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Paul, Cruz Back Bill Changing Military Sexual Assault System

Jul 17, 2013
Originally published on July 17, 2013 6:46 am

Transcript

RENEE MONTAGNE, HOST:

And support is growing in Congress for a bill that to allow military prosecutors to decide whether or not to try serious military crimes, including sexual assault. That would take the decision out of the hands of commanders, commanders who are in a position of overseeing the careers of both the victims and the accused. NPR's Ailsa Chang reports that two Republican senators and possible presidential hopefuls in 2016 are joining forces with Democratic Senator Kirsten Gillibrand.

AILSA CHANG, BYLINE: As Senate Democrats spend this week bickering with Republicans about filibuster reform, an unusual allegiance was coalescing around another proposal getting lots of attention, stripping military commanders of the power to decide which sexual assault crimes should go to trial. It was a rare spectacle. Conservative favorites like Rand Paul of Kentucky and Ted Cruz of Texas nestled among a cluster of Democrats at a press conference. Here's Cruz.

SENATOR TED CRUZ: Look. I think all of us, Republicans, Democrats, and I think also the commanders in the military, want to solve this problem. And the question is what's the right solution that will fix it, that will prevent sexual assault, but also maintain good order and discipline, maintain the integrity of the chain of command.

CHANG: Good order and discipline. It's this idea that for the military to operate, there must always be cohesion, especially when lives are at risk. And for that to happen, a commanding officer's authority must be all encompassing. Gillibrand's bill would take away a commanders discretion to prosecute, not only sexual assault, but many serious crimes like homicide.

And to a lot of military brass and lawmakers, that would severely debilitate commanders. Here's Senate Armed Services chair Carl Levin of Michigan.

SENATOR CARL LEVIN: The problem is, that if you remove the chain of command, you're taking away from the command or chain of command the club that they need to change the culture, which is the club of being able to prosecute somebody.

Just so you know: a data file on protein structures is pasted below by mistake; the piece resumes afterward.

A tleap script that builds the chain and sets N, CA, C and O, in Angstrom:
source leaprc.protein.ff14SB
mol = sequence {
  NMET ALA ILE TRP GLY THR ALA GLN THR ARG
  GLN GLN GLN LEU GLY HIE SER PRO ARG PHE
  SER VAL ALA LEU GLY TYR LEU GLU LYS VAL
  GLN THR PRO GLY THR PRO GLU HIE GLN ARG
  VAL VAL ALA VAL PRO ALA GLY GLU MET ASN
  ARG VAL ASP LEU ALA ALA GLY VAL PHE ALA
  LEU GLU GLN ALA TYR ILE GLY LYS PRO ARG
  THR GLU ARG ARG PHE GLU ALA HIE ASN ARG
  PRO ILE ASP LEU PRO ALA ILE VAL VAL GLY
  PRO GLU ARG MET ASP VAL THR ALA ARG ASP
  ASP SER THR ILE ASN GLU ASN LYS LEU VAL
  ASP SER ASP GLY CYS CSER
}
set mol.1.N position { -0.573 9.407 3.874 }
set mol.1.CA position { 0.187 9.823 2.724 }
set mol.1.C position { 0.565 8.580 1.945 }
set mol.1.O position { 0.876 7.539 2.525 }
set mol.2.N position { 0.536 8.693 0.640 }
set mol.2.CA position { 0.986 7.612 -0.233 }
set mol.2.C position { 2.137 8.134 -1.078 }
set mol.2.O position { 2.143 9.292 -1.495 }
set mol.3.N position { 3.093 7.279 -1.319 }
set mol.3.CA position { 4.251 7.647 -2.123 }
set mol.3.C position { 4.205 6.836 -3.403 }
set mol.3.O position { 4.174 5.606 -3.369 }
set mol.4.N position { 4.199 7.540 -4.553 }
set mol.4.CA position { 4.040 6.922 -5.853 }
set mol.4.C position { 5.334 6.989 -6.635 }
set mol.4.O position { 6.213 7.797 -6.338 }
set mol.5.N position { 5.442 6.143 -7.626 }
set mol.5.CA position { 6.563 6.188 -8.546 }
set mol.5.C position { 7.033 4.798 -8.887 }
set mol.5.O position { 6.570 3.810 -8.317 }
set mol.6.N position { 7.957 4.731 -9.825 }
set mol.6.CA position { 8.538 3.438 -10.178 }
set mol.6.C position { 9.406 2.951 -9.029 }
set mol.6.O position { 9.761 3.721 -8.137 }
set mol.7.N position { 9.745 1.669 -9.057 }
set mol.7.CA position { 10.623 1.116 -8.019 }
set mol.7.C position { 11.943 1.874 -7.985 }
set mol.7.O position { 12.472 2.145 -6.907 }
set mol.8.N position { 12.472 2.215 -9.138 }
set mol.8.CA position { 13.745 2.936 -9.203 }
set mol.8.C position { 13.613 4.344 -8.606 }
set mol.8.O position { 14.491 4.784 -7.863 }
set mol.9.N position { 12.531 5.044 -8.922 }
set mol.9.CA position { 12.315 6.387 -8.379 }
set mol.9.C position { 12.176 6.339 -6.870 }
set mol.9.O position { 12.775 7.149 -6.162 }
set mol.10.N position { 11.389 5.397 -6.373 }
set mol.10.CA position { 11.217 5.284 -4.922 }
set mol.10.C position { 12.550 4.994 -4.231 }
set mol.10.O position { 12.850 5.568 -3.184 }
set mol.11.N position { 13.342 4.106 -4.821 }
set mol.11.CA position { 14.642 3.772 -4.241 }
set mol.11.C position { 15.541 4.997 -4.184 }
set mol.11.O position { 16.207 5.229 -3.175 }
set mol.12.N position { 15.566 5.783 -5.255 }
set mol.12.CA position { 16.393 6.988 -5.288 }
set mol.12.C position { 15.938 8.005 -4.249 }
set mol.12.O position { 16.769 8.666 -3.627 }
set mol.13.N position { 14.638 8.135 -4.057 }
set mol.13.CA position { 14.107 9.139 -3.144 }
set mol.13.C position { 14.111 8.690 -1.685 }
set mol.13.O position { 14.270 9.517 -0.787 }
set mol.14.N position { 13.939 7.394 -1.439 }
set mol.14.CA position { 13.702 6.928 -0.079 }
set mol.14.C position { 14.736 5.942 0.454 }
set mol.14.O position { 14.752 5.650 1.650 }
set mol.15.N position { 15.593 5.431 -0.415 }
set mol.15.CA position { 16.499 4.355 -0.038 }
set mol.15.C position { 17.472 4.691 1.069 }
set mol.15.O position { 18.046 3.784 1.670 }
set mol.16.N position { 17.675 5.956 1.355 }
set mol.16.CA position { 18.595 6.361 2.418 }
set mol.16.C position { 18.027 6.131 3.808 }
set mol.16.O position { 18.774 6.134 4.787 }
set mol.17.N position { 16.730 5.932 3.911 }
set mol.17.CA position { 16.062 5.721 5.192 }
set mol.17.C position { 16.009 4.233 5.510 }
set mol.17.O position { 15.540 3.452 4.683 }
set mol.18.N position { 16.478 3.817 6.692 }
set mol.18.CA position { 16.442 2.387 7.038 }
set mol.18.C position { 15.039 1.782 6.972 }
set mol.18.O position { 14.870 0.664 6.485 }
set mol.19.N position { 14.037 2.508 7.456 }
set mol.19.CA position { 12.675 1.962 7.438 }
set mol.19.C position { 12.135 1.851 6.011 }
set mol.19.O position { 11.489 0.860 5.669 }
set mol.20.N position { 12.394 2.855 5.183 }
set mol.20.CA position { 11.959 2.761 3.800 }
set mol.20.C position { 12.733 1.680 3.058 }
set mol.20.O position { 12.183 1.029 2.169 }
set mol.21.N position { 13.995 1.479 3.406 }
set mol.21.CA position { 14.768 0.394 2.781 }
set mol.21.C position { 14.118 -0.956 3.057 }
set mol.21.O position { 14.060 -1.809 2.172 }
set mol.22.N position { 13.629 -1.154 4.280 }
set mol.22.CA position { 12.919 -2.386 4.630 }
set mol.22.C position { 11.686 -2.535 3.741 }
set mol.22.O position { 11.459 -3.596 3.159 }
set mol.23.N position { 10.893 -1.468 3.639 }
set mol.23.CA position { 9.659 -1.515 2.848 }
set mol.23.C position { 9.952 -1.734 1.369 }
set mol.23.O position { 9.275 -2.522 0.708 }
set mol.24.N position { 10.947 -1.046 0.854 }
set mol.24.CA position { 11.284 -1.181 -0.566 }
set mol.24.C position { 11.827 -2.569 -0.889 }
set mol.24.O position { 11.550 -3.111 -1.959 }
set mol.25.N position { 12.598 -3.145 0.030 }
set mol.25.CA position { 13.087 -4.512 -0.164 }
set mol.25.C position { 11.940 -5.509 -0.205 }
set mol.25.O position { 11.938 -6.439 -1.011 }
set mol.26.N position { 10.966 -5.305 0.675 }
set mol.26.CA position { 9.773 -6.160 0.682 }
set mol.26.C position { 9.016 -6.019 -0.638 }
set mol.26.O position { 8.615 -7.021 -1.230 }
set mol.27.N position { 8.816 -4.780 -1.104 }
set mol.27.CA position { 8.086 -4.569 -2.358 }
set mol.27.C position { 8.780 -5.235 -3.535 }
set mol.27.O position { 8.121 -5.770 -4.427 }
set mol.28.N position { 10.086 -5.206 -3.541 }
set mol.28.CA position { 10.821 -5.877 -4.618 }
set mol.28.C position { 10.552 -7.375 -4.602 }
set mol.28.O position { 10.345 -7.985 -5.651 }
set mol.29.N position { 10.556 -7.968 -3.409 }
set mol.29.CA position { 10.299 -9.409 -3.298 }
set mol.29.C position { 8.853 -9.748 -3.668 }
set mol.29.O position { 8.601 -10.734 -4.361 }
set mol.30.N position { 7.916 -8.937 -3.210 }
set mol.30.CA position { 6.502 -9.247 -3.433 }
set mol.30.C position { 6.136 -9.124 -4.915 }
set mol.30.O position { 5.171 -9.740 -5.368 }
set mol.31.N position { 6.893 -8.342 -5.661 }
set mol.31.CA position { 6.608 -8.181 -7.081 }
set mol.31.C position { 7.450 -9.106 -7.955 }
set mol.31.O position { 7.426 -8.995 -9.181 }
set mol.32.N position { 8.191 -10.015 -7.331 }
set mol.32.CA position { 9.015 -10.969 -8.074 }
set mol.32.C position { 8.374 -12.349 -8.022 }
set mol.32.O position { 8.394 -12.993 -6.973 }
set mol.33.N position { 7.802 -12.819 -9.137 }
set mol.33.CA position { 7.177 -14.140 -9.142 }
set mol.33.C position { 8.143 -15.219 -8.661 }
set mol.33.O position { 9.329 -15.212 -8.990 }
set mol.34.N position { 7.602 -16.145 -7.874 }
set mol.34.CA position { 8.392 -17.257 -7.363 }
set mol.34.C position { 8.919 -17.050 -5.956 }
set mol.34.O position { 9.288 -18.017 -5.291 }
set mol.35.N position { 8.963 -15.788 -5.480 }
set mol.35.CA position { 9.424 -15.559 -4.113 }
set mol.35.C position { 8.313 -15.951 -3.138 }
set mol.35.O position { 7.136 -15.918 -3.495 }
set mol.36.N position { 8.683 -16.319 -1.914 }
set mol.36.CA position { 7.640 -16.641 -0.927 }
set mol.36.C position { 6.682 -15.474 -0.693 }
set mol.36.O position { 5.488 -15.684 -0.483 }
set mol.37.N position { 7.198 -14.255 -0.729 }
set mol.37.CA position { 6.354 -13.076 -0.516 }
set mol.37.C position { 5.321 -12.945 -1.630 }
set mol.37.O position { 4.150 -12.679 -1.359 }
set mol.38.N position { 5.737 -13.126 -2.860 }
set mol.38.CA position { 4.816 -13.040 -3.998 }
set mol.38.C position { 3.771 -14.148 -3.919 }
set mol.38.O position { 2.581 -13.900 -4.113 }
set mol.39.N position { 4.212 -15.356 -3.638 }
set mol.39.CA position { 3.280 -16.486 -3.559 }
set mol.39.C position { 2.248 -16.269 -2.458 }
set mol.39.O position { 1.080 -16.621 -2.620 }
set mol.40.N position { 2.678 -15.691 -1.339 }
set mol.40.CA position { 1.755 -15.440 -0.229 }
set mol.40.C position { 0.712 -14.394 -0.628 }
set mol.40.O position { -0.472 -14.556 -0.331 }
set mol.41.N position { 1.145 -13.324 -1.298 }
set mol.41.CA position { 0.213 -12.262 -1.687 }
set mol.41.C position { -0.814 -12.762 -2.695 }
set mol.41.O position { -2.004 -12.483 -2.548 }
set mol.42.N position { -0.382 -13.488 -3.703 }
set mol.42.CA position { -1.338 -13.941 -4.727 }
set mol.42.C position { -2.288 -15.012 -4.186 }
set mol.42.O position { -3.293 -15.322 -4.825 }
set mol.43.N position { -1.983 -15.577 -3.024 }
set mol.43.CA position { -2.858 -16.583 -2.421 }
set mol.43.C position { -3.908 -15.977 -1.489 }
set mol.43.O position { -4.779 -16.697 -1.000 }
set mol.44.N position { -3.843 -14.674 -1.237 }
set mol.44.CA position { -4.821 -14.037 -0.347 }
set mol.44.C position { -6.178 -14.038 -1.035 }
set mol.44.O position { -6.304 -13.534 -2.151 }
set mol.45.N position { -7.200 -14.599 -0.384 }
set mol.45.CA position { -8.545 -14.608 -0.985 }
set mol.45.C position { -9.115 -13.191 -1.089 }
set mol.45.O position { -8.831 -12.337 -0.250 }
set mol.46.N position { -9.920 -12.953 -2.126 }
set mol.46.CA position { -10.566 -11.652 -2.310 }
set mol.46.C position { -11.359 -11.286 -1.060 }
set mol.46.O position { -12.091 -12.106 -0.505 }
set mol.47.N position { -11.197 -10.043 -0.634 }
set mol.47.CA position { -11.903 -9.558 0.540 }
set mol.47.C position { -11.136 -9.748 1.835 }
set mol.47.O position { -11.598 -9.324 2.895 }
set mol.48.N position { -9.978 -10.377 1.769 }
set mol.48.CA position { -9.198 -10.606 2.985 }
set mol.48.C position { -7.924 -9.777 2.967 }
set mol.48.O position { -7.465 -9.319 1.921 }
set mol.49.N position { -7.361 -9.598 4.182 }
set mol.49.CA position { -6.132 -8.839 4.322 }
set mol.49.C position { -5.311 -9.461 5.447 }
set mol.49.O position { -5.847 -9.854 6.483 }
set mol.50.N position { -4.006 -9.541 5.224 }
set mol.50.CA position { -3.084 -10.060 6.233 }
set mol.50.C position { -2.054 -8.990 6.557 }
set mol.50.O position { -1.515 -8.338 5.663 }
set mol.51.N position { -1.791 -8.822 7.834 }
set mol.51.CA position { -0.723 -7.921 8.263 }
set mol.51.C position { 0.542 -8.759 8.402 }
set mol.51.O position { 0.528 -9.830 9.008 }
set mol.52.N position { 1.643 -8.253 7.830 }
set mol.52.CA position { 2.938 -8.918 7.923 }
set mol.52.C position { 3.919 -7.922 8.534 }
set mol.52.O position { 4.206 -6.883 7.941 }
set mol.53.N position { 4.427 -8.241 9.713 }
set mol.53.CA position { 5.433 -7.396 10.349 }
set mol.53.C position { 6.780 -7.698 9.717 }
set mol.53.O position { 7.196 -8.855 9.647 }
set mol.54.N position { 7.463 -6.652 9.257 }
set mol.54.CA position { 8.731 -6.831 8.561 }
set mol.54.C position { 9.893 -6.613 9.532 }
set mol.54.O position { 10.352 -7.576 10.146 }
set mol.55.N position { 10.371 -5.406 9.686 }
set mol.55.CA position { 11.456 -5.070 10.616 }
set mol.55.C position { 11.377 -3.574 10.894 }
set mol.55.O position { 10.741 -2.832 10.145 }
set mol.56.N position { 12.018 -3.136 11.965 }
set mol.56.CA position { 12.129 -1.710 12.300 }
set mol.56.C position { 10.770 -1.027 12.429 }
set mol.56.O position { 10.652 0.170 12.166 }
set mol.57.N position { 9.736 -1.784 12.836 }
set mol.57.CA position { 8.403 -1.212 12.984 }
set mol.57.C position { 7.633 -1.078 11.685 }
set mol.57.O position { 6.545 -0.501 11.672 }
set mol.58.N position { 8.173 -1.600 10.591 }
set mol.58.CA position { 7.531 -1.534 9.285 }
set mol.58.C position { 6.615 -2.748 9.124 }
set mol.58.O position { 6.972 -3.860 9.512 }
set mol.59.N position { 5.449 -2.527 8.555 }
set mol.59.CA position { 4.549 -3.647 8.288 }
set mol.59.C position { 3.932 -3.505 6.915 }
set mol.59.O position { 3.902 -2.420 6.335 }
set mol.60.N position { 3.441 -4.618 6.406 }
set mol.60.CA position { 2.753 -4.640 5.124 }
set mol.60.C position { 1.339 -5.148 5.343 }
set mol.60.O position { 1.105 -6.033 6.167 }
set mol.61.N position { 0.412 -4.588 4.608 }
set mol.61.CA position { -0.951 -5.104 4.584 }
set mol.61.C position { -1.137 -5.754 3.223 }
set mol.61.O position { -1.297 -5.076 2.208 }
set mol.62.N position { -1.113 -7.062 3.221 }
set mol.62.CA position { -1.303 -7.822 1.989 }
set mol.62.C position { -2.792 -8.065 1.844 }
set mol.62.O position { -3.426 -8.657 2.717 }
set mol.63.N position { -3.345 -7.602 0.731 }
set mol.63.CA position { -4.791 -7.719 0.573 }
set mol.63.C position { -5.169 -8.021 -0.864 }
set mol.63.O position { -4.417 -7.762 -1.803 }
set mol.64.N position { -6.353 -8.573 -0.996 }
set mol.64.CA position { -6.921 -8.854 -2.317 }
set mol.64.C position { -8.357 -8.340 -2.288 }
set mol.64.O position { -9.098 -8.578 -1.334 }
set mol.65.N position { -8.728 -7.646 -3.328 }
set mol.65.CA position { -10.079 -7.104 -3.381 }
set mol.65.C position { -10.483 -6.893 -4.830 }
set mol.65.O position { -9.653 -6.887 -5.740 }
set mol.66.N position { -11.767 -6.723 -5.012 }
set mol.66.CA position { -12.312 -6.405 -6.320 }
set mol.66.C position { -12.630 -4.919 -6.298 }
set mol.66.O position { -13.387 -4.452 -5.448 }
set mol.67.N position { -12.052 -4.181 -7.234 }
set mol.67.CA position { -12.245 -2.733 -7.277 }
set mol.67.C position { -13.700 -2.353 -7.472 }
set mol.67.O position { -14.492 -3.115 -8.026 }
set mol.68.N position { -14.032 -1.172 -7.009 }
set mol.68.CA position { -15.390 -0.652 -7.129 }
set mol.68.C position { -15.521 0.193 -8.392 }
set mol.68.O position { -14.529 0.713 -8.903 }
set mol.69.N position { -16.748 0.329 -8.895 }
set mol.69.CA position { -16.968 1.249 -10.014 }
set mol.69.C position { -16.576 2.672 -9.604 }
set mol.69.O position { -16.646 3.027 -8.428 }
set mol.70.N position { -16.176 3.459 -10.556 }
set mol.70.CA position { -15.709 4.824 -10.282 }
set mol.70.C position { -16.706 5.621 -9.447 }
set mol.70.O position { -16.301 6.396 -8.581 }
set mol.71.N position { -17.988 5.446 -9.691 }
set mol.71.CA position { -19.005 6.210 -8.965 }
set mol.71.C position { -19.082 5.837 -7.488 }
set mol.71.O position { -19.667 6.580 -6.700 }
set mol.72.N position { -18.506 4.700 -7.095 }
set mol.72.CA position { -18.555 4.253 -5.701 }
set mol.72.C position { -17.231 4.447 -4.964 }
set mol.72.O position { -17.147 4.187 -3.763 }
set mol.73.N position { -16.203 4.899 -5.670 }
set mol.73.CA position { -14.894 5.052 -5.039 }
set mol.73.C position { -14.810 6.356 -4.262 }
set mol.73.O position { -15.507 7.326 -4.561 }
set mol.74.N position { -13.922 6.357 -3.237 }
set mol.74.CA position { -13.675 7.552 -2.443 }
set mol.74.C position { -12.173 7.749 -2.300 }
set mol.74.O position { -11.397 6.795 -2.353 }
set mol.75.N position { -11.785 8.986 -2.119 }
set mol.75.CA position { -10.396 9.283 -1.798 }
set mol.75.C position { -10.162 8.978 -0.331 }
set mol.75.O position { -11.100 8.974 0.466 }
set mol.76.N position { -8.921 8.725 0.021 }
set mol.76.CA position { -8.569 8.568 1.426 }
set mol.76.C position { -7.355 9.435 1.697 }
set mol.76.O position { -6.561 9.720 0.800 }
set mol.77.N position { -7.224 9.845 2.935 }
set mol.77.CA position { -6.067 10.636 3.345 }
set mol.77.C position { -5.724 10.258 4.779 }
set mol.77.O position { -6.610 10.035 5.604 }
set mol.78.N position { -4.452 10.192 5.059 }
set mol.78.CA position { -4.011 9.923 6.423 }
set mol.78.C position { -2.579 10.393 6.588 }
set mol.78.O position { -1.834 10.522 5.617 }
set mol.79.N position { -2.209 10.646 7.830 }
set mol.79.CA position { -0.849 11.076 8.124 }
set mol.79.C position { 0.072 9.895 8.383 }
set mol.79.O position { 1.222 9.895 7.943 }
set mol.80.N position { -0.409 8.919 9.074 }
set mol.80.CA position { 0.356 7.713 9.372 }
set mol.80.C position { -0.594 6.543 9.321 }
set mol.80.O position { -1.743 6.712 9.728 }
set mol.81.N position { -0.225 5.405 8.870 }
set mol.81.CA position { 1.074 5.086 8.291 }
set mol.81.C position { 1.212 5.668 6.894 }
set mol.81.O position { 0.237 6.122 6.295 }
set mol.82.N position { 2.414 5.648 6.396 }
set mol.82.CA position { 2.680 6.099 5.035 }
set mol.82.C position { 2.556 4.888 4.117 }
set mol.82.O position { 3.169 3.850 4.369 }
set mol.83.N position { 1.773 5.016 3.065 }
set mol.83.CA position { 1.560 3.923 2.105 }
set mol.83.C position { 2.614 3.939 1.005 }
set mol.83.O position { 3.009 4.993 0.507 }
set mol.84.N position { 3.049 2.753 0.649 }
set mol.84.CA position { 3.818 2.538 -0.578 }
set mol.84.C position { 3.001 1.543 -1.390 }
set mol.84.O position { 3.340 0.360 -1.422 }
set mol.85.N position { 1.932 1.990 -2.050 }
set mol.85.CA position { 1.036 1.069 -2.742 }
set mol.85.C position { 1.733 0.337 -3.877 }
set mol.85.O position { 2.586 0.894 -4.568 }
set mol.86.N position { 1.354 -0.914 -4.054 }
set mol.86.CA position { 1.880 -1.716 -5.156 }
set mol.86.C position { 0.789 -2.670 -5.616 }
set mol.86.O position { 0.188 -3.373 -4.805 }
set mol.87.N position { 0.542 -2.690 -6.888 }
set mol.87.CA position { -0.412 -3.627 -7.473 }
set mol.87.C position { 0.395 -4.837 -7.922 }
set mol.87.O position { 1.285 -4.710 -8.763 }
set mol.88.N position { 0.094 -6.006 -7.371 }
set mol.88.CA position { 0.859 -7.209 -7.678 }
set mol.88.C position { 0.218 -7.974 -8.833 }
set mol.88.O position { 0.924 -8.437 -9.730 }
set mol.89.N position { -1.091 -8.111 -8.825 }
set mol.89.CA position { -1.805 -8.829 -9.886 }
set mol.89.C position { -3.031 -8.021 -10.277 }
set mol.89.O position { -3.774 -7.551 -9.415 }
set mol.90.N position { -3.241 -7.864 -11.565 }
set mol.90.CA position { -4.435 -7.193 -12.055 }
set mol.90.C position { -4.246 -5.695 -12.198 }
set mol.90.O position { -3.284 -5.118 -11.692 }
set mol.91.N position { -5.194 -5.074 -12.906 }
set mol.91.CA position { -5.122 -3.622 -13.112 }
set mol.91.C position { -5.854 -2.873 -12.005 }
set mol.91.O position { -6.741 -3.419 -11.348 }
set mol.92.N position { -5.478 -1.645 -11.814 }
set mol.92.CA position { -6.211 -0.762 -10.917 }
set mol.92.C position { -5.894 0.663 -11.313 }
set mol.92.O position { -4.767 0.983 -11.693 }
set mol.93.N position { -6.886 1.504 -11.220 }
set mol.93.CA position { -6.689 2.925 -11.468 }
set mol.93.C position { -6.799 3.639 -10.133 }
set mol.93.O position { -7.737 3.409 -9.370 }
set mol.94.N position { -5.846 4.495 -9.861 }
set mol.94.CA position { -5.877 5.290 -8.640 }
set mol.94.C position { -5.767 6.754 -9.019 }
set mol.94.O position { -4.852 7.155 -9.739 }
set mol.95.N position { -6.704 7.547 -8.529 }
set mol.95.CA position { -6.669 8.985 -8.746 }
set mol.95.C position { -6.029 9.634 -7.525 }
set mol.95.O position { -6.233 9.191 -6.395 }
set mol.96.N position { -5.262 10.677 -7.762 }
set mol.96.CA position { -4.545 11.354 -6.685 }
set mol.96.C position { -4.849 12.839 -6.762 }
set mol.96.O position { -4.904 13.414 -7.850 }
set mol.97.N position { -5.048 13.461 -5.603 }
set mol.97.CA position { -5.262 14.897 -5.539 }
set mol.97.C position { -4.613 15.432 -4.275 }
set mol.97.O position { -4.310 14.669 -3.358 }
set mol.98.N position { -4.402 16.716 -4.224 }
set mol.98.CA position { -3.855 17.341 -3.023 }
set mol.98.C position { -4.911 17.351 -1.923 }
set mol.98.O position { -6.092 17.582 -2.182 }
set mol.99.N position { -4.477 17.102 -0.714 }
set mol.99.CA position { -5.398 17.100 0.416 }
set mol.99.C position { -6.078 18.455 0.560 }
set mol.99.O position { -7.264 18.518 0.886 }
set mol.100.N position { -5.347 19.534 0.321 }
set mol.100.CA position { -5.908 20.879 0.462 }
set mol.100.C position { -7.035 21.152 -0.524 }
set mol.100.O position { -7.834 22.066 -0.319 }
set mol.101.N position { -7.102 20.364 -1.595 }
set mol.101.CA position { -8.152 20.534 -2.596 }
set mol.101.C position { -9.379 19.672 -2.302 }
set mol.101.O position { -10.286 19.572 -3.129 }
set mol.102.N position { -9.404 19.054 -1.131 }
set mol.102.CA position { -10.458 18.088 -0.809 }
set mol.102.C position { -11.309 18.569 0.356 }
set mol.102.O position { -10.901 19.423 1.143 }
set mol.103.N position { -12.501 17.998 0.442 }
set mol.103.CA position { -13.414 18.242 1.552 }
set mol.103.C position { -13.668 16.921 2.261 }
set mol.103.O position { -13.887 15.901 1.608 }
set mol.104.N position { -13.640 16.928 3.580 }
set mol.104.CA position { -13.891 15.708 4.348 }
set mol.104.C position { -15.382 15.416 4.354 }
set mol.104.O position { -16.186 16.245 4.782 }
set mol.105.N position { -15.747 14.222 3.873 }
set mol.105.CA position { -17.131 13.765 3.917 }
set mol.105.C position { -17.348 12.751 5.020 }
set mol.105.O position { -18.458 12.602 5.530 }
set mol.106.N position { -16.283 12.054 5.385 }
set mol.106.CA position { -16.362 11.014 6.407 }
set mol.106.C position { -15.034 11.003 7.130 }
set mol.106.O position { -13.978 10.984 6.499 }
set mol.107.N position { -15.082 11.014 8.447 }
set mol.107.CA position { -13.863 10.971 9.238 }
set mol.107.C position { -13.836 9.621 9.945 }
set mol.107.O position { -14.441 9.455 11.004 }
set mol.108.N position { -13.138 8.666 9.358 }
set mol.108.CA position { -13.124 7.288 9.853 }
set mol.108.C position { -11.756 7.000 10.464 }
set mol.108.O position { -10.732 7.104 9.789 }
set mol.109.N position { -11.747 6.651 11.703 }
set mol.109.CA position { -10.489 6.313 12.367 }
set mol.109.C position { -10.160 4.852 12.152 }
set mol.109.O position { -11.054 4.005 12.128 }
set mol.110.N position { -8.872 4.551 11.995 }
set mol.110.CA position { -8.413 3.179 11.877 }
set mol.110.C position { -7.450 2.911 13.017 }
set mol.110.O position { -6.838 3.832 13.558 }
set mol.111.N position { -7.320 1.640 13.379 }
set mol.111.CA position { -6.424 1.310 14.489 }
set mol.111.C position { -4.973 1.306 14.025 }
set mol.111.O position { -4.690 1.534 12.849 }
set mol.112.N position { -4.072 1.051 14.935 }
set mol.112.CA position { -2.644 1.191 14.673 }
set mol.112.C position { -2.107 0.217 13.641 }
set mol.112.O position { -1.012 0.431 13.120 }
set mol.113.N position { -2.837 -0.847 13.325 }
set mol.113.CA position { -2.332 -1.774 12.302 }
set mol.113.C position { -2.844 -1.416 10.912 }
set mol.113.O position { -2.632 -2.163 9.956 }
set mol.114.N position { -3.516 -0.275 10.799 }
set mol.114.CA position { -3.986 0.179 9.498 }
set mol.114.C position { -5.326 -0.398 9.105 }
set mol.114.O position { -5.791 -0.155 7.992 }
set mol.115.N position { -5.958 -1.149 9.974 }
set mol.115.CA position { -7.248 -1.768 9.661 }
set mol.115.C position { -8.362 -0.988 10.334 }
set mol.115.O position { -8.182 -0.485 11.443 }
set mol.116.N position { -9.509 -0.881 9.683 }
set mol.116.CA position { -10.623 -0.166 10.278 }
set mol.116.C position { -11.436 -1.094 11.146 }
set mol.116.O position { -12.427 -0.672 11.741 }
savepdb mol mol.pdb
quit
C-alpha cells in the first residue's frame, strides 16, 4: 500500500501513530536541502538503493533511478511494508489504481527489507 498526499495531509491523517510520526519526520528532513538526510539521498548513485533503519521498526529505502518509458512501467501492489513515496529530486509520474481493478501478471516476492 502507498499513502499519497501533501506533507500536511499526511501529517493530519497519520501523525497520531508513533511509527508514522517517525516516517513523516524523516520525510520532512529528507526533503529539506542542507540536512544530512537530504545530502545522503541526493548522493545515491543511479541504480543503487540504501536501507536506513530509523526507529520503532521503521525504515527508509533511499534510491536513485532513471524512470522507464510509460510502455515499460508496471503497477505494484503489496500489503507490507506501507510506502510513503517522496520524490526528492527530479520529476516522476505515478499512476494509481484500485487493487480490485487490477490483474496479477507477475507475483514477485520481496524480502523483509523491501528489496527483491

CHANG: And commanding officers can change culture. Remember, Levin says, that's why the military was in some ways ahead of the rest of the country when it came to fighting discrimination against African Americans.

LEVIN: 'Cause they had commanders which finally said it's going to end. It's going to end here and we're going to enforce it. And if anybody opens their yap and makes comments about people of other races or ethnic groups, we're going to deal with it as commanders.

CHANG: So Levin instead offers a different bill. When an officer decides not to prosecute a sexual assault allegation, the next higher level in the chain of command would review that decision and Levin would make retaliation against an accuser a crime. Military lawyers say it's good to leave prosecutorial decisions in the hands of commanders because they're not making those determinations in a vacuum anyway.

Victor Hansen is a former Army lawyer, or Judge Advocate General as they're known, and now teaches at New England School of Law.

VICTOR HANSEN: My experience, I'm sure, is similar to virtually every JAG who's ever advised commanders, is that commanders routinely seek out and aggressively seek the advice of their lawyers and don't make these decisions without fully consulting their lawyers to get the best legal advice that they can get.

CHANG: But Gillibrand says the real problem comes up way before that. Surveys suggest close to 90 percent of victims in the military don't report sexual assaults in the first place.

SENATOR KIRSTEN GILLIBRAND: If they've witnessed other people reporting being retaliated against, if they've witnessed other people being shoved out of the military because they've reported these crimes, they will not trust the system that the chain of command has put into place.

CHANG: Gillibrand hopes to get a majority of the 100 senators for her bill as soon as next week. Ailsa Chang, NPR News, the Capitol. Transcript provided by NPR, Copyright NPR.